When in doubt, wear a mask. It's a simple message, but one that many Tasmanians - particularly those in the state's North - have not had to concern themselves with over the past year.
But with the state's borders about to reopen, Northern Tasmanians would do well to reacquaint themselves with the concept of mask-wearing - if not for their own health, then for the health of those around them.
Yesterday, Tasmania passed a crucial threshold, with more than 90 per cent of residents over the age of 16 now double vaccinated.
The state is also leading the nation when it comes to the number of people over 16 who have received one jab, with almost 96 per cent of Tasmanians having received their first shot.
But, although borders are reopening, and there being few official mask mandates in place, now is not the time for complacency.
While other states approaching similar milestones - and border reopenings - will be embracing the freedom of movement and associated easing of restrictions, Tasmania is in a different position.
The very act of moving to reopen borders to interstate arrivals means we will also move from having had virtually zero cases of COVID-19 to inviting the virus into our community. But we cannot stay an island unto ourselves forever, and although the government has warned that the virus will be certain to enter the community, it has put more safeguards in place than most other states to ensure residents' safety is of paramount concern.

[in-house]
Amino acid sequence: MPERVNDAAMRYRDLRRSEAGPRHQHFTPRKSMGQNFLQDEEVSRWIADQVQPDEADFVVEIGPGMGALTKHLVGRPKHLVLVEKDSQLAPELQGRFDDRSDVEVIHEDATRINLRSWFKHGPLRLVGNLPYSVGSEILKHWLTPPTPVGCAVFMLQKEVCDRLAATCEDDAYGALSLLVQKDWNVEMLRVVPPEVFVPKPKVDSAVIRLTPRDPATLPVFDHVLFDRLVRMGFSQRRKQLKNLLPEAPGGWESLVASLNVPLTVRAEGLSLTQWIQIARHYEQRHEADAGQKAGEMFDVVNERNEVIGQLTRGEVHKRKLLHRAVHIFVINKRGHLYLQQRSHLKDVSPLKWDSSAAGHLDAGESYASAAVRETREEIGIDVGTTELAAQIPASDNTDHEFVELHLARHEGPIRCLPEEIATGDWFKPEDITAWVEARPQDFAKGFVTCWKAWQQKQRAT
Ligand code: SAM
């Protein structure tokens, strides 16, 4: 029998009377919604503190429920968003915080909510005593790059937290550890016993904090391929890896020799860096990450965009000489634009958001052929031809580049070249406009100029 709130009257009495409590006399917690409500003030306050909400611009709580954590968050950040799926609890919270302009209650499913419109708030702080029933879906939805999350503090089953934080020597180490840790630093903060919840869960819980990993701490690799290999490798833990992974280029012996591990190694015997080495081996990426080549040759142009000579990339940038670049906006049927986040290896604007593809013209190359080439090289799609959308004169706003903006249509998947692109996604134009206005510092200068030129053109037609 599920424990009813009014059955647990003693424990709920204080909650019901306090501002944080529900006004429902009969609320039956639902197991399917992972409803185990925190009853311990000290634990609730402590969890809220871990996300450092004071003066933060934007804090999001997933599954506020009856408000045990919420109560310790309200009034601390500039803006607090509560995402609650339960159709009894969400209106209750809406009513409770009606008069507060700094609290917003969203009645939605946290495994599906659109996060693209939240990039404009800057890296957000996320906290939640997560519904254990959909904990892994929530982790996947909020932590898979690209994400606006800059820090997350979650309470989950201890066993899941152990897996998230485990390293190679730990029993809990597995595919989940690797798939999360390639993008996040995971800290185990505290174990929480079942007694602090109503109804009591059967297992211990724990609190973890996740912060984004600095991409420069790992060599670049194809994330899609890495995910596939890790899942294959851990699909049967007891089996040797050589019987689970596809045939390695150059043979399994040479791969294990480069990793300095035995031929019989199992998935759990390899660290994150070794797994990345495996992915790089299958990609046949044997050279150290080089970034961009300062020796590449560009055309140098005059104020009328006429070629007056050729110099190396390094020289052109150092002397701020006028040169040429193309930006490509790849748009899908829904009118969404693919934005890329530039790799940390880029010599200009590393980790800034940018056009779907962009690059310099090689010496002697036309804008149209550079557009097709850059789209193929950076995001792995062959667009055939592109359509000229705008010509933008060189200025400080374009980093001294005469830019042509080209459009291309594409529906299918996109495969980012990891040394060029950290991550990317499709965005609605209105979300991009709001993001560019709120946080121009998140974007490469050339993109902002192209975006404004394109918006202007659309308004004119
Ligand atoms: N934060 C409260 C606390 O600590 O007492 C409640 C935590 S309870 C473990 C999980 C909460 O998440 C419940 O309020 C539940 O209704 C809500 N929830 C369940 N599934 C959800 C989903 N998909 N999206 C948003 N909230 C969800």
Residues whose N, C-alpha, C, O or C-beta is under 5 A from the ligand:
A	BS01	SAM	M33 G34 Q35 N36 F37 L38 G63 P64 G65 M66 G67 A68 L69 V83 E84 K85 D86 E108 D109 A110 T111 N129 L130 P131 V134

Despite early signs suggesting the Omicron variant may cause less severe symptoms than previous strains of COVID, it may also prove to be more resistant to vaccines, so we can't afford to be lulled into a false sense of security.
Any strain of the virus could still prove deadly to those with chronic health conditions. Equally, the emergence of a new variant doesn't mean other strains such as Delta have gone away. We should all continue to do everything in our power to ensure the most vulnerable in the community stay safe and well.
The Tasmanian government's guidelines around mask-wearing have not changed, and the advice is clear: The main reason for wearing a face mask is to protect other people.
There will likely be instances and social settings in the coming weeks and months that necessitate mask-wearing, but regardless of mandates, if you cannot maintain physical distance, wearing a mask remains an important protective measure.
As one ABC talkback caller succinctly put it on Friday, "I wear a mask as a gift to others".
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